Biden unveils $1B plan to increase meatpacking competition amid high inflation – USA TODAY

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DES MOINES, Iowa – The Biden administration announced Monday it will allocate $1 billion to expand independent beef, pork and chicken processing in an effort to increase competition and reduce costs for consumers. 
The move comes as President Joe Biden faces growing political and public angst over rising inflation, which soared to a 39-year high in November, the latest data available. An ABC News/Ipsos poll last month found 57% of Americans disapprove of Biden’s handling of the economy.
Biden is meeting Monday with farmers, ranchers and independent processors to roll out the initiative, tapping the $1.9 trillion American Rescue Act to fund the effort. The White House says consolidation in the meat industry is at least partly to blame for the skyrocketing prices.  
The price of groceries has climbed 6.4% over the previous 12 months, according to the November data. That includes a 12.8% spike in the price of meat, poultry, fish and eggs. 
Four large meatpacking companies control 85% of beef processing, and four firms control 54% of poultry processing and about 70% of pork processing, the Biden administration said in a statement on Monday.
Biden’s plan calls for providing financing, worker training and technical assistance to independent companies expanding meat processing capacity.
Sarah Little, a spokeswoman for the North American Meat Institute, whose members include giant processors Cargill Inc., Tyson Foods, JBS USA and National Beef Packing Co., said the price increases are being driven by a labor shortage and other factors, not by consolidation. 
“The meat and poultry industry’s biggest challenge now is the labor shortage,” Little said in an email. “In addition, these companies have the same problems as any other industry: energy costs have risen, input costs have risen, transportation costs have risen. This all leads to higher prices for consumers, just like other food companies and other industries.”
This is not the first time Biden has taken aim at corporate America as he seeks to curb inflation. In November, Biden asked the Federal Trade Commission to investigate whether oil and gas companies are engaging in “illegal conduct” by profiting from high gas prices that have, like meat prices, also skyrocketed during the pandemic. 
Little said prices for producers have rebounded since the pandemic hit in 2020 and caused meatpacking plants to close as workers became sick with COVID-19.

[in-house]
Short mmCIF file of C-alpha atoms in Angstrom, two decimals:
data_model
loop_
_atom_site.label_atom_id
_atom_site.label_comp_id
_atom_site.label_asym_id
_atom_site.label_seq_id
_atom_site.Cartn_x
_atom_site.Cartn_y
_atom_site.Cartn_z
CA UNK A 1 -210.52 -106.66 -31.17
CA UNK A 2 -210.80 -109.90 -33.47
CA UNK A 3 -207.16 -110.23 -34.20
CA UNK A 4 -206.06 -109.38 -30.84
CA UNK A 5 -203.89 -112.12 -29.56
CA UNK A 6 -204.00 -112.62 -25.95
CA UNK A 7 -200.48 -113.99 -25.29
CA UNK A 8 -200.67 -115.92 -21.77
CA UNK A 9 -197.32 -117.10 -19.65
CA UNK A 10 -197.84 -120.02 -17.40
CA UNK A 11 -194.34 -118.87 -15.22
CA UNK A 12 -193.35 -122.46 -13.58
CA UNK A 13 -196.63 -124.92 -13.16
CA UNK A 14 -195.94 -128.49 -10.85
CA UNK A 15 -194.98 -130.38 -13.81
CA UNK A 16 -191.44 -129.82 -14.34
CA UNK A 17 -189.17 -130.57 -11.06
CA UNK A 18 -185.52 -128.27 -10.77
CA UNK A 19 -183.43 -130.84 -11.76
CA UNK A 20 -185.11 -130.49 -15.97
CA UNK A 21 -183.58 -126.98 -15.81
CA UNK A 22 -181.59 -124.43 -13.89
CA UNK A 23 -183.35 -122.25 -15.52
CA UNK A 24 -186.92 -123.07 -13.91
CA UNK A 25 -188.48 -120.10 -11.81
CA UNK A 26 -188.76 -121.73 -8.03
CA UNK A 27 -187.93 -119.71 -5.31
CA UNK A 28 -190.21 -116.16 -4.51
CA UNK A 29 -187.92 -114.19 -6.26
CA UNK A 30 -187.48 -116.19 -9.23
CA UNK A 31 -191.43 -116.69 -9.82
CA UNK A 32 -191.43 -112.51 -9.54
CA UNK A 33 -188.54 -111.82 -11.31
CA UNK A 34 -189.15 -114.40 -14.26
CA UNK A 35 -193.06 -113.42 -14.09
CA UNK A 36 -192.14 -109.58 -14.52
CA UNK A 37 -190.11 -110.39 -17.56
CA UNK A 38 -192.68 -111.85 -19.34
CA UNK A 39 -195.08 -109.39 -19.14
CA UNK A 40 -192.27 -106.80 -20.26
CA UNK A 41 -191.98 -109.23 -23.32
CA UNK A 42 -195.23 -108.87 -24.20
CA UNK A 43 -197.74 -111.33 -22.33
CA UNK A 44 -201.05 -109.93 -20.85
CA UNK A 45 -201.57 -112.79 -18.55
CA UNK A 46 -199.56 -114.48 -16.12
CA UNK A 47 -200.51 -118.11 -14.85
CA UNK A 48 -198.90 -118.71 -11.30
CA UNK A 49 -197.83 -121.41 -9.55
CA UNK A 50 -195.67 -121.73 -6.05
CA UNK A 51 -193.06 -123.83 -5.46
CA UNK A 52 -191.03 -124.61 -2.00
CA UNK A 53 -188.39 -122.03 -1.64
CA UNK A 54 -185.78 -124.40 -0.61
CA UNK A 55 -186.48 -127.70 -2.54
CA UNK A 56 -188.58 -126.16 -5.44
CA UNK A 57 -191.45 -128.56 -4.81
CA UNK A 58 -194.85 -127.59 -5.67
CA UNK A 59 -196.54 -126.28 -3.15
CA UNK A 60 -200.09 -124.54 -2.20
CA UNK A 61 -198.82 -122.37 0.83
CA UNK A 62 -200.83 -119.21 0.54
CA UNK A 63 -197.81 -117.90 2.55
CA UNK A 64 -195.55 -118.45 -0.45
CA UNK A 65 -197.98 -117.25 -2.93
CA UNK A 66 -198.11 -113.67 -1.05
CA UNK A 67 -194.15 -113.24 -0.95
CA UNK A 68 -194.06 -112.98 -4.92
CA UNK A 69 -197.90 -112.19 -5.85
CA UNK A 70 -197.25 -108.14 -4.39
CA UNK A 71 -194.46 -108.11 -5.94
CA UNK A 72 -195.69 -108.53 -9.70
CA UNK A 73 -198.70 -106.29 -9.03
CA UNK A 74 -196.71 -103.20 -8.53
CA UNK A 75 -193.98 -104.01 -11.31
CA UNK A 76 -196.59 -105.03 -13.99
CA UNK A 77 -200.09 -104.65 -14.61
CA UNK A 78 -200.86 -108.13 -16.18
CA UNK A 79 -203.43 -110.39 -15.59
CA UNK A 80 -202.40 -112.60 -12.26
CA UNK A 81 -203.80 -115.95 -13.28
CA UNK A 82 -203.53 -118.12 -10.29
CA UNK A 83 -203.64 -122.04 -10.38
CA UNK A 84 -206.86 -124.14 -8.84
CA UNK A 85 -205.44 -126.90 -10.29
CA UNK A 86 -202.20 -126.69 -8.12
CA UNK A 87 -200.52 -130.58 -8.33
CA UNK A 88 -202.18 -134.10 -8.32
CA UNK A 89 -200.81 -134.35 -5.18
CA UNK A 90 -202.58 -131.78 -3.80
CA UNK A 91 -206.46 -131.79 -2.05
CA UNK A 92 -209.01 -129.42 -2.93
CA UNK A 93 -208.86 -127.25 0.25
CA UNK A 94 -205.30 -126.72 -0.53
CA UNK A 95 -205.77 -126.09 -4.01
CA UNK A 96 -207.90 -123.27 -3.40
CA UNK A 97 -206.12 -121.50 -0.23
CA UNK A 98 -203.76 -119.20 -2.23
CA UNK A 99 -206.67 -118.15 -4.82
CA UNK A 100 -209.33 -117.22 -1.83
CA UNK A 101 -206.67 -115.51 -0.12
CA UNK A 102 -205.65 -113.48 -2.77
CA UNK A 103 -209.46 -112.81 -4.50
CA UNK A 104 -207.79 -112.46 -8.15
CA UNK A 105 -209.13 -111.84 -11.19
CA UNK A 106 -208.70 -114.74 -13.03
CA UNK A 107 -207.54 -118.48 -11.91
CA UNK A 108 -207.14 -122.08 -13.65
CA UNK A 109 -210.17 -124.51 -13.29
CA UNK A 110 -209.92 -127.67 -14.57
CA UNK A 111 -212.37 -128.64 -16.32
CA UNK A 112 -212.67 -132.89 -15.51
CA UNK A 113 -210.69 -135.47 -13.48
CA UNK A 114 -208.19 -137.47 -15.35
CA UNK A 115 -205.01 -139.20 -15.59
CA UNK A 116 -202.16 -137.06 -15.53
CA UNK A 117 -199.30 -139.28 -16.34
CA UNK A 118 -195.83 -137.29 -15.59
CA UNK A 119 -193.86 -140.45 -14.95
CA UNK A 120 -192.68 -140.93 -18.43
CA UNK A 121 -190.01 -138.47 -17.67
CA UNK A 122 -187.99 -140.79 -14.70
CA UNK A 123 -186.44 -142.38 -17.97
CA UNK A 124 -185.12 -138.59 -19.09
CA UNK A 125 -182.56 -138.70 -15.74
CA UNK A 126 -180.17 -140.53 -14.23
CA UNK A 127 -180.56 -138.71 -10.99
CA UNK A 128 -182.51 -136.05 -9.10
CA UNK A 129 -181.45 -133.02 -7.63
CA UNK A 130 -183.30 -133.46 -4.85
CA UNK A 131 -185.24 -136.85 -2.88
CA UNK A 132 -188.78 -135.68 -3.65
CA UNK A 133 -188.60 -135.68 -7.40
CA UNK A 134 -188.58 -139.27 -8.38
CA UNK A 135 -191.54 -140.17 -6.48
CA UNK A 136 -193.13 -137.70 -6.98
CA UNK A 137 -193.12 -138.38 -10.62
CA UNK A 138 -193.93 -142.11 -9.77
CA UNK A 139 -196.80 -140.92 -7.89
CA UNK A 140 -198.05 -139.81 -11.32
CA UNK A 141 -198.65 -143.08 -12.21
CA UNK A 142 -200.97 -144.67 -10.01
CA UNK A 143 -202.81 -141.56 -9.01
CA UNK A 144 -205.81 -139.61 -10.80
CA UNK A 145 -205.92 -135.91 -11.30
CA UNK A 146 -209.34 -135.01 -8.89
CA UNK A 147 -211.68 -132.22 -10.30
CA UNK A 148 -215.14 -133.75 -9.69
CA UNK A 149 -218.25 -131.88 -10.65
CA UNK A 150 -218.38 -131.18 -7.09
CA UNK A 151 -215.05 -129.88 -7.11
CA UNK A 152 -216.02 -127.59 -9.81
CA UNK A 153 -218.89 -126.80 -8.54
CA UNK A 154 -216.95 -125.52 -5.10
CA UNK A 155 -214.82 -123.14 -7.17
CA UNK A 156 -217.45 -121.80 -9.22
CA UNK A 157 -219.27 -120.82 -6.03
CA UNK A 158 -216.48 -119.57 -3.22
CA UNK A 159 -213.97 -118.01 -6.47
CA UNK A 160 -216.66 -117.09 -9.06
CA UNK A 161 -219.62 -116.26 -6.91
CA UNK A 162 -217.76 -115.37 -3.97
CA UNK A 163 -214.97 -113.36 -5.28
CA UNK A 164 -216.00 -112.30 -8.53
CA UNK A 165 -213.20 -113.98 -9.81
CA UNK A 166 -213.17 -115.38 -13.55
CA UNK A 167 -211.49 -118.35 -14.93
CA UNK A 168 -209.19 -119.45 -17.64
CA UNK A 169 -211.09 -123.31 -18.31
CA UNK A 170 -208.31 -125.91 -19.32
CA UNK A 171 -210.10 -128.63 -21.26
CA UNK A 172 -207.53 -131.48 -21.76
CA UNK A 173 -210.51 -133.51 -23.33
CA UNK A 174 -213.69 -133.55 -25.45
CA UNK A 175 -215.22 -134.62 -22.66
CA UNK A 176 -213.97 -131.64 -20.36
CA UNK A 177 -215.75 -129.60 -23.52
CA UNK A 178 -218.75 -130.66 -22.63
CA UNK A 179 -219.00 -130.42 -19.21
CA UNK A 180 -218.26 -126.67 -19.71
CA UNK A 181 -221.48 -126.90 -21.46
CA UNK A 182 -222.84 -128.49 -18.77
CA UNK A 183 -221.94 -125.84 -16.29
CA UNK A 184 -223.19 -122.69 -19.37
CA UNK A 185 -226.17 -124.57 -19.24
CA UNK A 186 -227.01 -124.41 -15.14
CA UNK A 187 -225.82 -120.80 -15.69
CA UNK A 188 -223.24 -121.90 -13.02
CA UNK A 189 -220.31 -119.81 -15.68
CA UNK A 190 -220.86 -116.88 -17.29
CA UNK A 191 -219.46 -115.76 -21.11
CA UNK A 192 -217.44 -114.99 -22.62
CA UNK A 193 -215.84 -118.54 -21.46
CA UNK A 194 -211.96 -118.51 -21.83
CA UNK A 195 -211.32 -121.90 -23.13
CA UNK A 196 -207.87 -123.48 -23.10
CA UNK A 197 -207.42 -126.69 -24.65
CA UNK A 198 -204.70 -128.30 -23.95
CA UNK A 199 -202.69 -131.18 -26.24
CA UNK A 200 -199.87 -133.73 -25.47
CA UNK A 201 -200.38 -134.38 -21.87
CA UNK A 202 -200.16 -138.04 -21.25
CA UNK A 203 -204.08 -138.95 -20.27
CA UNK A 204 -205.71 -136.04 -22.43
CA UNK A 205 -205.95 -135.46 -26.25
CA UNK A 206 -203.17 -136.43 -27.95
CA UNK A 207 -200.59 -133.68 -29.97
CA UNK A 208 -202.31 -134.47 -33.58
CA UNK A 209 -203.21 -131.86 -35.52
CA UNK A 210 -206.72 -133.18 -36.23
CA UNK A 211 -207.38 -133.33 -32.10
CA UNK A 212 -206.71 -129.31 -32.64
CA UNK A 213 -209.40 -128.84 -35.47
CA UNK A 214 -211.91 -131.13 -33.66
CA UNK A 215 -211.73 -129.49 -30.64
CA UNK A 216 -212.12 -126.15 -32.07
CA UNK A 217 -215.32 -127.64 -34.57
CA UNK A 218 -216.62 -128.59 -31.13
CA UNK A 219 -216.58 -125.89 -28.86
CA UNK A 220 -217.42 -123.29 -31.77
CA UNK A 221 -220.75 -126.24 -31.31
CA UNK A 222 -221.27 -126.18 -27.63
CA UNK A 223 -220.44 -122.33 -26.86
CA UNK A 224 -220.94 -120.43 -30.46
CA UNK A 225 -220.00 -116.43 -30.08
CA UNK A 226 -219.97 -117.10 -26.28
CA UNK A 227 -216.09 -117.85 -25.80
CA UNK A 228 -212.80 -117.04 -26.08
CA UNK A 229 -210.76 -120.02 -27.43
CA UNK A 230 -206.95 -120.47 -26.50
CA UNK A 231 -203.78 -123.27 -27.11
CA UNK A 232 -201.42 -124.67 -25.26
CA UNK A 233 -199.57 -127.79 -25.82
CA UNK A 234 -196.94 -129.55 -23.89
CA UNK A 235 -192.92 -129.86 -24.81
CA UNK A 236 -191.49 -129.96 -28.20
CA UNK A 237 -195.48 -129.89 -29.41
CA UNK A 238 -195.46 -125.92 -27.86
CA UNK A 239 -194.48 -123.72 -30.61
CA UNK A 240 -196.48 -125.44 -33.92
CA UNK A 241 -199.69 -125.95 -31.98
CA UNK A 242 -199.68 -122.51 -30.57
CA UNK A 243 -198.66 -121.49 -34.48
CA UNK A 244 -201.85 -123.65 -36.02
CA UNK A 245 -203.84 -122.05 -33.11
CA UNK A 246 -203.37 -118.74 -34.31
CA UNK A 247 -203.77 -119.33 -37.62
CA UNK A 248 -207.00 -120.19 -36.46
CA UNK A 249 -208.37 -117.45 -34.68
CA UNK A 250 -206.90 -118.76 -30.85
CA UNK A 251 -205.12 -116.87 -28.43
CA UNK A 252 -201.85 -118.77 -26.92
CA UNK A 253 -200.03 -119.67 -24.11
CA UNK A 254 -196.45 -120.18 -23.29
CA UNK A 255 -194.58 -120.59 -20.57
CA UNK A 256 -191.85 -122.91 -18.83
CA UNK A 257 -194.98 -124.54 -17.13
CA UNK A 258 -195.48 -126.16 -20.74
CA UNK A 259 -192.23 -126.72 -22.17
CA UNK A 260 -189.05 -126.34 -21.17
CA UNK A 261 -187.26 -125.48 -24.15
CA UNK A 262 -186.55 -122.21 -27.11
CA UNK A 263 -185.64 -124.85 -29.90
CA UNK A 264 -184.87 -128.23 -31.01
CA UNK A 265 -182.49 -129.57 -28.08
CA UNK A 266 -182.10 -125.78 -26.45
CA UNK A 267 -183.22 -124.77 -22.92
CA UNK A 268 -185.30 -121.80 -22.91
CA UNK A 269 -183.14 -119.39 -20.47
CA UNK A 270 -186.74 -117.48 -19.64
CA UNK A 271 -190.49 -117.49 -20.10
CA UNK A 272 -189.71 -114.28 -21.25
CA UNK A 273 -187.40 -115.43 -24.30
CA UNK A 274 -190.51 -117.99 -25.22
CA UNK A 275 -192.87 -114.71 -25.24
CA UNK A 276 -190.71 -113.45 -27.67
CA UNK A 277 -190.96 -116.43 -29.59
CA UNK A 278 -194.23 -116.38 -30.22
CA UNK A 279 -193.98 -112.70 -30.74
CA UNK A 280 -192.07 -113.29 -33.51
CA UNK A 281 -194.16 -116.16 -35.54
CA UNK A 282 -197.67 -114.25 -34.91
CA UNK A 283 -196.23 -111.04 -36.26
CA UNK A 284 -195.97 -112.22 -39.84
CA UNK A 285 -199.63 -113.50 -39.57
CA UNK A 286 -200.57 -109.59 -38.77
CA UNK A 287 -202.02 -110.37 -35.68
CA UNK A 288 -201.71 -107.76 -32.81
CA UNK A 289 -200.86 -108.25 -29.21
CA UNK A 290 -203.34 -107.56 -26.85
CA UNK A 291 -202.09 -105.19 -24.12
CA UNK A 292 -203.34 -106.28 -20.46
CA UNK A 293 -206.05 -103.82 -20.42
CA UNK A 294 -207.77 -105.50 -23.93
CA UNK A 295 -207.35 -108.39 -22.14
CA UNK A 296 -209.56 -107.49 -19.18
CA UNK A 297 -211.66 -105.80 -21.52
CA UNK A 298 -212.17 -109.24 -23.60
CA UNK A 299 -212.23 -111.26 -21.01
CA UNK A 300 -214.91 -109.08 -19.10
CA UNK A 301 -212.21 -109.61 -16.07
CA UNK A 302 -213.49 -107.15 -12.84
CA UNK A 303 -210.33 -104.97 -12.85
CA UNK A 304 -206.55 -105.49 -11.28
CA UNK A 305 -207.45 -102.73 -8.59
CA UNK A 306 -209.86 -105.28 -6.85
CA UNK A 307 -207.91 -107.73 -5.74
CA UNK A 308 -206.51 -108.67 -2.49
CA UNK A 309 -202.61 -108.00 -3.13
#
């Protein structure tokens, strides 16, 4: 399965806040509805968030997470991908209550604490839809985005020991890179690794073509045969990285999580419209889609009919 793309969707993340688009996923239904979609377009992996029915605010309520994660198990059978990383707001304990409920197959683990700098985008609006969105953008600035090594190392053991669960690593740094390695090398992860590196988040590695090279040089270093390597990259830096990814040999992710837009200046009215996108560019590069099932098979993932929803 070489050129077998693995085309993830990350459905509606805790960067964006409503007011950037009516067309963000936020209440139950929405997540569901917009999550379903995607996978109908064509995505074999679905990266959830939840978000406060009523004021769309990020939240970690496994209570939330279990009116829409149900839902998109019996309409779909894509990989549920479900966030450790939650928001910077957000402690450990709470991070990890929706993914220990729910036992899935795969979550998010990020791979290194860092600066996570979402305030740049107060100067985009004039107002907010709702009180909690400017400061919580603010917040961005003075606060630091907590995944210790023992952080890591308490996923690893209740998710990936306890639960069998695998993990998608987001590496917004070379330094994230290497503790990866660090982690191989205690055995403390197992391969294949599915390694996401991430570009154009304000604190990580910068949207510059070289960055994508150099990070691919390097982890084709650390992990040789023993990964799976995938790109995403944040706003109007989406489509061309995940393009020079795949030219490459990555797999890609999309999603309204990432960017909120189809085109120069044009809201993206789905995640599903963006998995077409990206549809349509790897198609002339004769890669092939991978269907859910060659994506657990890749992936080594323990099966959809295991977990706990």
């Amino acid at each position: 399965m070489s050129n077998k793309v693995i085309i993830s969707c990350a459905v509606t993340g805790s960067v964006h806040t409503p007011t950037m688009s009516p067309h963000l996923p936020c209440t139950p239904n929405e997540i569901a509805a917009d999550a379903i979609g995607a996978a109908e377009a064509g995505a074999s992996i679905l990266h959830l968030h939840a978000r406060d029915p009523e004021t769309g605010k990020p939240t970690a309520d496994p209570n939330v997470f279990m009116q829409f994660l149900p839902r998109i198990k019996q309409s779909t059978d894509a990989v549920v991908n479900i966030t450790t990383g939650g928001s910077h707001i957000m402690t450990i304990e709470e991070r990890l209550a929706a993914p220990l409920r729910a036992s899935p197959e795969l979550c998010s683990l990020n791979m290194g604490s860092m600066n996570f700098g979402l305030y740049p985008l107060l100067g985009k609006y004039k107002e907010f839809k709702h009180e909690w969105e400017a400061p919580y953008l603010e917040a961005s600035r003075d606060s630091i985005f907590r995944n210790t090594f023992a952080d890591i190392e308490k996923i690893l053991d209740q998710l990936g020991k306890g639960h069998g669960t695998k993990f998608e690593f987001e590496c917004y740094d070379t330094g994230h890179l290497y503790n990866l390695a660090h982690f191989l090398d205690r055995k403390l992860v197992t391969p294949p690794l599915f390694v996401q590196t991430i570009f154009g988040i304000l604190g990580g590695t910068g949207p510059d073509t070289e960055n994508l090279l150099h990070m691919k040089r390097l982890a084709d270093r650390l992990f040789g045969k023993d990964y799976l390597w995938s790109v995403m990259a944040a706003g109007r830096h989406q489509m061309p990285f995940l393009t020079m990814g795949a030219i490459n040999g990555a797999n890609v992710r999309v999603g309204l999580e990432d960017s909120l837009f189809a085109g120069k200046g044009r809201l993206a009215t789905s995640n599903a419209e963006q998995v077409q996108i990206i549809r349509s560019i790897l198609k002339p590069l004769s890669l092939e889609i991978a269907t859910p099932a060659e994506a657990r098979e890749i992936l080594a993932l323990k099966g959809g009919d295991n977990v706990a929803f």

“The market has already begun to balance itself,” Little said. For example, prices for cattle producers have pushed close to record highs. “This is because packers have begun to clear the backlog of cattle created by the pandemic. The herd size is shrinking while demand remains high,” Little said.
She said access to labor is the biggest hurdle that packers face in maintaining the meat supply. “New capacity and expanded capacity created by the government will have the same problem,” she said.
Biden also wants to give producers selling their cattle more information about pricing, address consumer labeling issues, and strengthen a law designed to combat meatpacker abuses.
“When dominant middlemen control so much of the supply chain, they can increase their own profits at the expense of both farmers — who make less — and consumers — who pay more,” the White House said.
MORE: ‘We’re fighting for a way of life’: Pandemic causes Iowa cattle farmers to lose money while consumers pay more
The administration said the concentration of production in the meatpacking industry makes it susceptible to shocks — such as the global pandemic, fires or cyberattacks — that temporarily shutter processing plants.
The reduced slaughter capacity drives down prices for producers while pushing consumers’ costs higher, it said.
MORE: A Guatemalan immigrant takes on big ag, seeks to set farmers free by starting their own chicken processing plant in Iowa
Contributing: USA TODAY’s Joey Garrison
Donnelle Eller covers agriculture, the environment and energy for the Register. Reach her at or 515-284-8457. 


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